My email inbox has been filled today with notes from upset colleagues who seem to feel I’ve misjudged Rebecca Blank’s capacity for leading UW-Madison. They don’t understand, I’m told, how I can overlook her clear talents, deep commitments to social justice, and great scholarship.
I don’t think I am. I don’t doubt any of those things. This isn’t about whether I like her or think she can do the job. The question is for which candidate — Michael Schill or Rebecca Blank– do we have the best evidence of success at UW-Madison.
I’d like to lay out more data for your consideration. These are the types of things that led to my assessment, and so I encourage you to look for yourself, and then provide your input by tonight! (The committee will vote in the morning). Write to: Chancellorfirstname.lastname@example.org
The Badger Herald posed direct questions to the candidates. Here is how they responded.
Michael Schill: “There is nothing inconsistent with being a great educational institution and socioeconomic diversity. One of the things I was most proud of from my days at UCLA was that I was part of a great public university that led the nation in the percentage of students with Pell grants. Accessibility need not come at the cost of either student or faculty quality or of diversity. Low tuition and generous financial aid are two strategies to maintain accessibility. Excellence in education and research can be funded through increased state support, aggressive corporate and government grantsmanship, tech transfer, and a turbo-charged effort to promote philanthropic contributions.”
Rebecca Blank: “Public universities in the United States have long provided both accessibility and excellence. That said, the reduced state support for these institutions in recent decades has resulted in greater pressure for tuition increases. UW faces these financial issues, as do almost all other big public universities. Dealing with these issues and continuing to provide both excellence and access is one of the major challenges in front of a new chancellor. There are several ways to deal with this, although none of these responses will fully alleviate the budget pressures that UW is currently facing. First, UW needs to work hard at expanding its funding sources other than tuition and state funding. While UW has been very successful in raising research dollars, I believe that it can do more in soliciting private donations to endowment. The Chancellor has to be the leader in this effort. Second, UW has to continue to make sure that children from low-income families in Wisconsin who are admitted to UW can afford to attend. This means providing financial aid to these students, so that higher tuition doesn’t make UW unaffordable. Third, the deans of UW’s different schools and colleges need to have the flexibility to attract an appropriate share of higher-tuition out-of-state students into their graduate, professional and undergraduate programs…and the ‘appropriate share’ should differ by school and by degree level.”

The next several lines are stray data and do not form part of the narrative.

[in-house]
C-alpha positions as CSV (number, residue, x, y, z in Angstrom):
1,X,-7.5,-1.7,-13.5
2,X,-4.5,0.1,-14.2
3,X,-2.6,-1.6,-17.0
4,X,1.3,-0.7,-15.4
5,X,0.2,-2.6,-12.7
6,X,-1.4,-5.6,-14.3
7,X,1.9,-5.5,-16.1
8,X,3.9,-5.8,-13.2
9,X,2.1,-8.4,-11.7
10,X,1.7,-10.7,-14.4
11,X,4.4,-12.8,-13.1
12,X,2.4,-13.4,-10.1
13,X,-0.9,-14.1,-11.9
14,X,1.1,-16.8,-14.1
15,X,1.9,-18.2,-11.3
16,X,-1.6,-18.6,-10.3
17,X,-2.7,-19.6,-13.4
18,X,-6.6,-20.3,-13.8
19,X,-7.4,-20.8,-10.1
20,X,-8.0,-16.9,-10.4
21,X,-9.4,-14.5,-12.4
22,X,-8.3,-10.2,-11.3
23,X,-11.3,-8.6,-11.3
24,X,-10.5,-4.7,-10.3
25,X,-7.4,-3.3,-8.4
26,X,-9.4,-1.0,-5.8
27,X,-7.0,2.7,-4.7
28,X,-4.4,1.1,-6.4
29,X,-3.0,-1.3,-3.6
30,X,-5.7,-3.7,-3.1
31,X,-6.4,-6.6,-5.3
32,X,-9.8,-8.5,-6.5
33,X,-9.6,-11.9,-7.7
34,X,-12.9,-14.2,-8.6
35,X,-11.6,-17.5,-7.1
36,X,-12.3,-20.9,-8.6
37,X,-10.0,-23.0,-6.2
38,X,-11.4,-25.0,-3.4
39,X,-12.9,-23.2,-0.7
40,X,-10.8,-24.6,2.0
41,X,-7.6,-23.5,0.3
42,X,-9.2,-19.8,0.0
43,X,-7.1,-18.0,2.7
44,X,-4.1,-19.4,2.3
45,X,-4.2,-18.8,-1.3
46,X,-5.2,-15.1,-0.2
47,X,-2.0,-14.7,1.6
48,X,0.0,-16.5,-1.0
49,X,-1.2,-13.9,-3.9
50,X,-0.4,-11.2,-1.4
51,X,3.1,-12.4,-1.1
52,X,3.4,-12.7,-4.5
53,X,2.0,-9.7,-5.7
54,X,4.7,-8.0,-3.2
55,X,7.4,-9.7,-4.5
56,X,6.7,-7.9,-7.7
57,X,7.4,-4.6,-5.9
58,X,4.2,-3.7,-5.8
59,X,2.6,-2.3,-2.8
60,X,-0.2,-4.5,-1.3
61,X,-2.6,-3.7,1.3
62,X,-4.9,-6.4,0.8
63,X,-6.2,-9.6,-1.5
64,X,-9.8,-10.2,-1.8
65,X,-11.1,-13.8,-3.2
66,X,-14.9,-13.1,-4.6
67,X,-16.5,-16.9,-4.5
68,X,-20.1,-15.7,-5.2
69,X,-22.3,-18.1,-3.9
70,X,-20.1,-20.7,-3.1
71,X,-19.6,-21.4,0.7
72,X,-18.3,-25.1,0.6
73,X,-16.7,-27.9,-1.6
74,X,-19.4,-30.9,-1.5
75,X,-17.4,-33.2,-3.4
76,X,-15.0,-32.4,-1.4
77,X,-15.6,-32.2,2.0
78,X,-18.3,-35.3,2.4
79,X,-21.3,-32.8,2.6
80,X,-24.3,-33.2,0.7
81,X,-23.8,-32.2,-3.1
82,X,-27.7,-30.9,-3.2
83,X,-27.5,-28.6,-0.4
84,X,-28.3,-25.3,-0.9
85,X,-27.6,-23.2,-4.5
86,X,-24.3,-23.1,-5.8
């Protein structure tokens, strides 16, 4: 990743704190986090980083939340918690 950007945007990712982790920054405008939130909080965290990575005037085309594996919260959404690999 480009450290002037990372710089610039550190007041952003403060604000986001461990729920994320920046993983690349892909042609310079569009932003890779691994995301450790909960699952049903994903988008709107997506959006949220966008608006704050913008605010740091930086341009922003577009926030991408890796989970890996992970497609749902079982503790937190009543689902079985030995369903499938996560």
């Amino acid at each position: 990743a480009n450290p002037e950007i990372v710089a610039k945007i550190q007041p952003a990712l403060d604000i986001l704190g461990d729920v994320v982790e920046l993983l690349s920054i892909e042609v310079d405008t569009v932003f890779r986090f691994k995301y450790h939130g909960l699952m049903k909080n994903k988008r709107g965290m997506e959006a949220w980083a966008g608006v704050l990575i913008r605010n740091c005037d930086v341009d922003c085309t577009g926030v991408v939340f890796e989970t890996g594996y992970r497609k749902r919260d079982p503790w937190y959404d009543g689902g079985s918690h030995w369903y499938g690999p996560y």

Commentary: Blank talks about equity and excellence as distinct, while Schill frames them as one and the same. Blank talks about higher tuition and holding students harmless via financial aid (Biddy Martin’s strategy), while Schill talks about “low tuition and generous financial aid.” Blank says we need to work on things “other than tuition and state funding” while Schill begins with a focus on “increased state support.”
Michael Schill: “The University of Wisconsin, as well as students throughout the state, can derive important benefits from being part of a great system. Shared resources, economies of scale, and seamless transfer practices are just a few of the ways that a close relationship with the UW system can achieve a win-win situation for all. Some level of flexibility for the campuses in certain areas is important, particularly when there is a need for speed of action or when the circumstances, market situations, and/or issues facing a particular campus are idiosyncratic. On the whole, I think many of the flexibilities included in the recent biennial budget as well as the recommendations of the recent Special Task Force on UW Restructuring and Operational Flexibilities make a great deal of sense and will benefit all of the schools in the University. Based upon my experience at UCLA, I believe that the best way to make the relationship between the Legislature, the central university system, and the individual campuses productive is to develop relationships of trust and good will. UW-Madison has a particular advantage in this vein since the system is headquartered in Van Hise Hall, just a few hundred yards from Bascom Hall. I anticipate that if I ever had a problem that required central assistance I would just get myself out of my chair and take a walk over to the President’s office and work things out.”
Rebecca Blank: “Universities have certain unique organizational characteristics and I believe that it would be beneficial for the UW System to have greater flexibility in some key management decisions. For instance, faculty and many staff compete in a national academic marketplace, and retaining them often requires salary flexibility that government pay systems are not designed to provide. So I’m pleased that this discussion about administrative flexibility is ongoing within the state. The University of Michigan, where I served as dean, has much greater autonomy and UM staff and faculty are not state employees, so these issues did not arise in the same way at that institution.”
Commentary : It is not clear that Blank knows that Biddy Martin’s efforts to gain “administrative flexibility” ended her tenure. Schill is evidently aware of it, and emphasizing the benefits of a close relationship with system. Blank mentions that Michigan, where she has experience, is unlike Madison in important ways– and she’s right.